By Bob Hivish Manager, Managed Print Services Offerings & Public Sector Programs, U.S. Large Enterprise Operations, Xerox
Imagine that someone created a live version of the Food Network’s cooking competition television show, Chopped, and simultaneously staged similar competitions for 100 other trades, crafts and professions—in the same space.
That’s approximately what took place in Louisville’s Kentucky Exposition Center this summer, when more than 6,000 of the nation’s best career and technical education students competed in the SkillsUSA Championships. The Xerox Large Enterprise Operations (LEO) helped to stage it by providing six digital presses for the graphic communications competition and additional equipment for advertising and administrative use. I was one of three Xerox staffers onsite to support our presence, and I also served as the judge of the digital printing component of the graphic communications competition.
SkillsUSA is a national partnership of students, teachers and industry representatives who work together with a goal of preparing today’s students to be tomorrow’s workers and leaders, ensuring the United States has a skilled workforce. The championships are a highlight of the organization’s annual, week-long SkillsUSA National Leadership and Skills Conference.
By supporting the championships, Xerox is helping train the next generation of graphic communications workers—providing opportunities for students and a trained work force for employers. This is especially important today, as production printing operations are adopting efficient new digital systems, but are often challenged to find people who know how to run them.
An Impressive Spectacle
The SkillsUSA Championships are quite a spectacle, requiring a space as large as six football fields and supported by more than 1,500 contest organizers and judges. Experiencing it is mind boggling and a little hard to describe, like the difference between someone showing you a picture of the mountains of Maui and seeing them yourself. Being there is so much more impressive.
And it’s not just the remarkable size of the competition, it’s the wide range of activities. Competitors qualify through a series of local and state-level competitions in about 100 fields as diverse as culinary arts, crime scene investigation, carpentry and computer programming. My colleague Danny McCray is a learning development instructor in the U.S. Learning and Development of Xerox Human Resources, and he specified the competition’s digital workflow tasks and was onsite to help orient competitors to the digital equipment. He noted that everything you can imagine is there. People are building robots, repairing motorcycles, building houses, you name it. He says it looks like controlled chaos, because there’s so much going on.
The digital press operations portion of the graphic communications competition required students to use the Xerox presses to print three jobs that are common to the industry: a multi-page booklet, personalized business cards and personalized postcard mailers. Each job required set-up steps, such as programming the personalization for the postcards, and finishing steps, such as cutting the business cards to size. Competitors also took a written test that included estimating the cost of printing, finishing and mailing a specified job.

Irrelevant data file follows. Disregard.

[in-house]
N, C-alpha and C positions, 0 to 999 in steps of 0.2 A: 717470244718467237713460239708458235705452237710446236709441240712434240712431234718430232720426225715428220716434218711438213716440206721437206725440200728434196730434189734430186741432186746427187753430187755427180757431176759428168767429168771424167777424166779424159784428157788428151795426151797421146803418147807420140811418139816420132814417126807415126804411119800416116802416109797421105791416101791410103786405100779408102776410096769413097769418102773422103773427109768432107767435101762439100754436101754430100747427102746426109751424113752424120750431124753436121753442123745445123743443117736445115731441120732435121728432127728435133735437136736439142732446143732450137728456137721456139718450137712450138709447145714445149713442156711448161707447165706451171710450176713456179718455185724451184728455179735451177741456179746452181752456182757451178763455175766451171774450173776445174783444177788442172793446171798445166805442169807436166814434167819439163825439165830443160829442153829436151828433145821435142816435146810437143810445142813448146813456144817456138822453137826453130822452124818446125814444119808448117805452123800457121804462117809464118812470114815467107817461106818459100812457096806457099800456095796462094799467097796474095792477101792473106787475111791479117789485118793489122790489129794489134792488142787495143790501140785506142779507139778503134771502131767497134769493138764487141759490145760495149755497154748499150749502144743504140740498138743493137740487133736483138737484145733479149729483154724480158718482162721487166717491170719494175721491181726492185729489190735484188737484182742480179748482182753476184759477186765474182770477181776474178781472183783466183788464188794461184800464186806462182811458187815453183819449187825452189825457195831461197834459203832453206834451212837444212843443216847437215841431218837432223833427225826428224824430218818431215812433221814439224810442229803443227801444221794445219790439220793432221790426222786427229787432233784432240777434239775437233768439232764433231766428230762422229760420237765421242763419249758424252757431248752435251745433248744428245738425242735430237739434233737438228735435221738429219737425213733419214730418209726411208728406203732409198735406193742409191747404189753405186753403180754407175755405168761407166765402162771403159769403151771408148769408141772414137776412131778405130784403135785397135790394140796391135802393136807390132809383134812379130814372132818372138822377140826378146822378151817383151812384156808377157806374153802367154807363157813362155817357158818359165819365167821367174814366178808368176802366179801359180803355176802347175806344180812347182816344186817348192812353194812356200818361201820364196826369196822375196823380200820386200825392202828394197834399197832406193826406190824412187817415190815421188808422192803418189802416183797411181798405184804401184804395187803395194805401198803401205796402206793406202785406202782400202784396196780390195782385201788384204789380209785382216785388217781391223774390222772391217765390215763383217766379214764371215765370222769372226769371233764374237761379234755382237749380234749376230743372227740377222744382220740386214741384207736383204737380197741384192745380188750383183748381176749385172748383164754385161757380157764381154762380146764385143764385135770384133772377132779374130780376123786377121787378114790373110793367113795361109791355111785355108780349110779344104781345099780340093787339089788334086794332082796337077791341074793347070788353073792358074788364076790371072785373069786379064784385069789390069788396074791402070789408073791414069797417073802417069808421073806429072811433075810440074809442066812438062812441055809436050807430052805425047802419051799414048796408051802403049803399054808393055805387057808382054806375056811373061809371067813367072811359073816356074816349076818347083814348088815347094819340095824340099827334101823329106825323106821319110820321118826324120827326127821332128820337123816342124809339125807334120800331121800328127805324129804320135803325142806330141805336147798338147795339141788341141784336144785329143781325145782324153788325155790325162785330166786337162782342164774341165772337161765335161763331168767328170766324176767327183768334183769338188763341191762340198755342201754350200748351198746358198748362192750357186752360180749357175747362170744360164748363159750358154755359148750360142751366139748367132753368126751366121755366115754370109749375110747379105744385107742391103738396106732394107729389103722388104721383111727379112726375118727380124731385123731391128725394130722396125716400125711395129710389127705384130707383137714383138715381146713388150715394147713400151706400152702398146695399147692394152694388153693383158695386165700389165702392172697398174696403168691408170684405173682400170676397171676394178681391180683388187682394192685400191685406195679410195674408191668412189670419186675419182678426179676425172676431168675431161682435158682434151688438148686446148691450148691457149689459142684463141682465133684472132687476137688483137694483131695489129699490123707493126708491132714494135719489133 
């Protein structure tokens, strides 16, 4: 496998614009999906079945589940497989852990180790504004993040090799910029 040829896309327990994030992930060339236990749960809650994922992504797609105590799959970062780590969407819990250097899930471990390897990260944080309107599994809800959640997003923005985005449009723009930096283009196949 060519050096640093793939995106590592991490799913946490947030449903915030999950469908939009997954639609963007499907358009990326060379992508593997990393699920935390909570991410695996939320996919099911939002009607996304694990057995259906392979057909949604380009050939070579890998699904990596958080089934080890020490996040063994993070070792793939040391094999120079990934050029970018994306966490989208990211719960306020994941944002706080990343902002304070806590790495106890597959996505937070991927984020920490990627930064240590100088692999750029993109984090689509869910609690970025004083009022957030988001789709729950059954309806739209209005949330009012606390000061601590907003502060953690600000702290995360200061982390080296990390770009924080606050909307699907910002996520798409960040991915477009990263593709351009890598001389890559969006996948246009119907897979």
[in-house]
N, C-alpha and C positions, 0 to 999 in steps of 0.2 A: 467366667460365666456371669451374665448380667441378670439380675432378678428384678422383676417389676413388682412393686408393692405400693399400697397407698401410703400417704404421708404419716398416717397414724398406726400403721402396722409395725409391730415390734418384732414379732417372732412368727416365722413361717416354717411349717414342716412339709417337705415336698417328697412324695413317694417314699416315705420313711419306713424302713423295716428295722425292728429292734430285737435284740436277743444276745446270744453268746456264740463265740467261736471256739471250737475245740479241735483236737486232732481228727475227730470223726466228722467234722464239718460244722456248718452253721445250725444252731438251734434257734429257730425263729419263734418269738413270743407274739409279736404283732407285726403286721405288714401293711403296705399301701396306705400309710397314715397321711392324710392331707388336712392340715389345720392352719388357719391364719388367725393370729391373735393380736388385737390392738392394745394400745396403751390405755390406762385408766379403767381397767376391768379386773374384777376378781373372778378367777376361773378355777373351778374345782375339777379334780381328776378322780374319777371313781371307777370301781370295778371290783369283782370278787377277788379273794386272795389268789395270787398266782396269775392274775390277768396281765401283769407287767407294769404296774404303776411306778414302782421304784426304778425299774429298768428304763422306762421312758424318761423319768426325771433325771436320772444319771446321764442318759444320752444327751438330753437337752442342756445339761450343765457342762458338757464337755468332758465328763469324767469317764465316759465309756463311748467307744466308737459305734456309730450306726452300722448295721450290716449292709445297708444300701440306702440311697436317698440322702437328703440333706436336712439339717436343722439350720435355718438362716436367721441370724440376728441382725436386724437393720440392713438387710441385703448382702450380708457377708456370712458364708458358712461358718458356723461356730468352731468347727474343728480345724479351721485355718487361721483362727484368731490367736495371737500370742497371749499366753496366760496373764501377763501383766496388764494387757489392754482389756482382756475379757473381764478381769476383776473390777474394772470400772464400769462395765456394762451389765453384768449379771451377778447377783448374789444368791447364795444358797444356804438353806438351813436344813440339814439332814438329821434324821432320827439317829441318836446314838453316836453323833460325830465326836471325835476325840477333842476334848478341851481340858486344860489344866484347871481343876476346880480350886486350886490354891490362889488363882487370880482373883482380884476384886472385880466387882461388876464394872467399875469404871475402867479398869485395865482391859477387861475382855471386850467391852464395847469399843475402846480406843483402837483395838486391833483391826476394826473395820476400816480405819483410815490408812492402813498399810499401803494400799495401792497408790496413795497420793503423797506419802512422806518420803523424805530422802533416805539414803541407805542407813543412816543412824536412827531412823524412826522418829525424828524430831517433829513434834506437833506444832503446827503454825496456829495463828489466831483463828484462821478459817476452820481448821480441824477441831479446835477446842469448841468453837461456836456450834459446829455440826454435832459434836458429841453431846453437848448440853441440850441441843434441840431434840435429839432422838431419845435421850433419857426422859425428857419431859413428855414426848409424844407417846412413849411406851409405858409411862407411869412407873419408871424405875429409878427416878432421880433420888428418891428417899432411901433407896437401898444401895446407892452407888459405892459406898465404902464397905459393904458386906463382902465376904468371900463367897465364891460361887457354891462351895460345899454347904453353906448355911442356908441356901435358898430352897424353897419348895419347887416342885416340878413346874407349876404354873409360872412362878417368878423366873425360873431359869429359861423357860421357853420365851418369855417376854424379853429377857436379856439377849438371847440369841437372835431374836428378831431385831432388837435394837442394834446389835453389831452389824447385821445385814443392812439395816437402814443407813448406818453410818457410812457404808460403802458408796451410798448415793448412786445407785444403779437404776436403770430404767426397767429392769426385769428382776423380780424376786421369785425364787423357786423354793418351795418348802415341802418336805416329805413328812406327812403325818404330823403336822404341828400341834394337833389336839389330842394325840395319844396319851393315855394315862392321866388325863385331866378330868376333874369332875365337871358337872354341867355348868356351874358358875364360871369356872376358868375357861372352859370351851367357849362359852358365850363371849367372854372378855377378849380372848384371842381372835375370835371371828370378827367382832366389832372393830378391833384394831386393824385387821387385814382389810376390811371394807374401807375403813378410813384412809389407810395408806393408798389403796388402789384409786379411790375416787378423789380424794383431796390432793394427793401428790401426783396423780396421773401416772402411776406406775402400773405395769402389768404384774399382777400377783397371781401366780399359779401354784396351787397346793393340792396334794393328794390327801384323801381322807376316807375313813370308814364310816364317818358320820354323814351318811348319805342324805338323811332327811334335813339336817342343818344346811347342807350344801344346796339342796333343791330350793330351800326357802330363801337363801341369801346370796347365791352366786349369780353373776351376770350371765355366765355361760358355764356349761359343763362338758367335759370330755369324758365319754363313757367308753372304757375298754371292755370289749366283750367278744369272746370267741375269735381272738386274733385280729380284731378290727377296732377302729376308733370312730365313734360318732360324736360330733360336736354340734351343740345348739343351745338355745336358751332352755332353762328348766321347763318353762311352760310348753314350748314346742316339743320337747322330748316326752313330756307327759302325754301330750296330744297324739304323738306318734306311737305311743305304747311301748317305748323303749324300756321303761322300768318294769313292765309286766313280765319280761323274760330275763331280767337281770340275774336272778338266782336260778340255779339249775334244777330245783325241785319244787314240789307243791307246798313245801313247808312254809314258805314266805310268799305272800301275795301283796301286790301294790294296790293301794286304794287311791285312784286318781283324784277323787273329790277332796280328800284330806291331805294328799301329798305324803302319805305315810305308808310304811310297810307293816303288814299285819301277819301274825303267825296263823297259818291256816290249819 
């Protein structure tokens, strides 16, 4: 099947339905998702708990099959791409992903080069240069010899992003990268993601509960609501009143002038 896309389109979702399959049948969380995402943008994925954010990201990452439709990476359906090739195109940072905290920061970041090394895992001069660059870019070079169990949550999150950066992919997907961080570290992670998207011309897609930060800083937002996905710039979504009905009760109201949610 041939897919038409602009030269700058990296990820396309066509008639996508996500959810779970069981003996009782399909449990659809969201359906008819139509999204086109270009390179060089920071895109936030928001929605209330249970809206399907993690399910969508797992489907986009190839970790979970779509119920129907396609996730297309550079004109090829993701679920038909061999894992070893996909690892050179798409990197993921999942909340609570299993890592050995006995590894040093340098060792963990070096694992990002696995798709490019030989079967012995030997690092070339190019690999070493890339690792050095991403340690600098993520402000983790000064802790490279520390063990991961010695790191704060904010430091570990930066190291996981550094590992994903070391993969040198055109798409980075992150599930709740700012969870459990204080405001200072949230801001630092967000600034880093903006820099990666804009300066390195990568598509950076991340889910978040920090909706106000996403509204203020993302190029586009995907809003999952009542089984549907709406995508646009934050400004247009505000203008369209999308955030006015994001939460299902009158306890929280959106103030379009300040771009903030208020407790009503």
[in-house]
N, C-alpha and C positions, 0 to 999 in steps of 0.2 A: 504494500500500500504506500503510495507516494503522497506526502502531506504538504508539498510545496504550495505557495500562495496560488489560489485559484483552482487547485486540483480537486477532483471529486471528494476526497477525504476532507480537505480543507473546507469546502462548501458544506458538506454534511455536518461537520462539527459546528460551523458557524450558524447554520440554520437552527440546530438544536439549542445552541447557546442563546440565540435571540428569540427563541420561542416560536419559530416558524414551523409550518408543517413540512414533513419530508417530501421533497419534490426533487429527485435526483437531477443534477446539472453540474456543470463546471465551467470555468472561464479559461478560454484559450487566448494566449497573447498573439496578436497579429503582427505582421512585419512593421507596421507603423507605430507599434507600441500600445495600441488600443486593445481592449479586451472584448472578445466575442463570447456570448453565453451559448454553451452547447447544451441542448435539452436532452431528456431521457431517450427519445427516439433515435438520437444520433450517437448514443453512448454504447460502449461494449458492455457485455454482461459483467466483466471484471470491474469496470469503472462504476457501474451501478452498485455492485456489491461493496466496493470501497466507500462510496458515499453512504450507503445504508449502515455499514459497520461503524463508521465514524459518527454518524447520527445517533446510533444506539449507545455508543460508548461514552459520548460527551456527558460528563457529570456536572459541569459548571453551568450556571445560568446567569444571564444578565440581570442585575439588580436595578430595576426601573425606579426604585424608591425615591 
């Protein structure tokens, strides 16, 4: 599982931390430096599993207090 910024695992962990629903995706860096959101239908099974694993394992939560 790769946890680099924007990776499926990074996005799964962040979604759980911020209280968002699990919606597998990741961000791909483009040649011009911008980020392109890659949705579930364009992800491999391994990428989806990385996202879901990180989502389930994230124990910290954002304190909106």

The Xerox team instructs student participants at the SkillsUSA competition in Louisville, Ky.
The competitors had 50 minutes to complete these tasks, which comprised one of seven components in the SkillsUSA graphic communications contest. The others were a technical knowledge test, an oral professional assessment, and tasks in production planning, digital workflow, offset press operations and finishing.
The top three performers from among the dozens of competitors won gold, silver and bronze medals in each of two divisions: college and high school. Danny noted that everyone did well, and that many student competitors were enamored of the image quality and the technology, because most work with less sophisticated equipment at their schools. The gold medalists were Kristina LoVerso from Riverside Community College, Riverside, Calif. in the college division and Brittney Whitestone from the Carroll County Career & Tech Center, Westminster, Md. among high schoolers.
Xerox LEO has supported the SkillsUSA graphic communications contest for three years. This year we provided a Xerox® Versant® 80 Digital Press and five Xerox® Color 570 Presses. The three Xerox executives on site—Danny McCray, Jackie Stewart Dillon, who is technical marketing manager, Production, and me—were joined by two from EFI, which provided the digital front ends and Macs for the students. More than two-dozen Xerox people contributed to the overall effort—and all are to be lauded for their efforts.
SkillsUSA support is one of several ways Xerox LEO helps train the next generation of workers. Another is a robust learning and mentoring platform—the Xerox Digital Career Pathway Program (XDCPP)—which provides digital production printing curriculum and hands-on training, and teaches skills that align to competencies defined in the National PrintED Accreditation process. Currently in use in about 20 states, the Xerox program supports building the future print industry workforce through education (K-12, community and technical colleges), state and government agencies, and corrections and juvenile facilities.
Several teachers who accompanied their student to the championships expressed interest in the XDCPP program.
A four-year college degree may not be right for everyone, but opportunity is. And that’s what SkillsUSA and our Digital Career Pathway Program provide.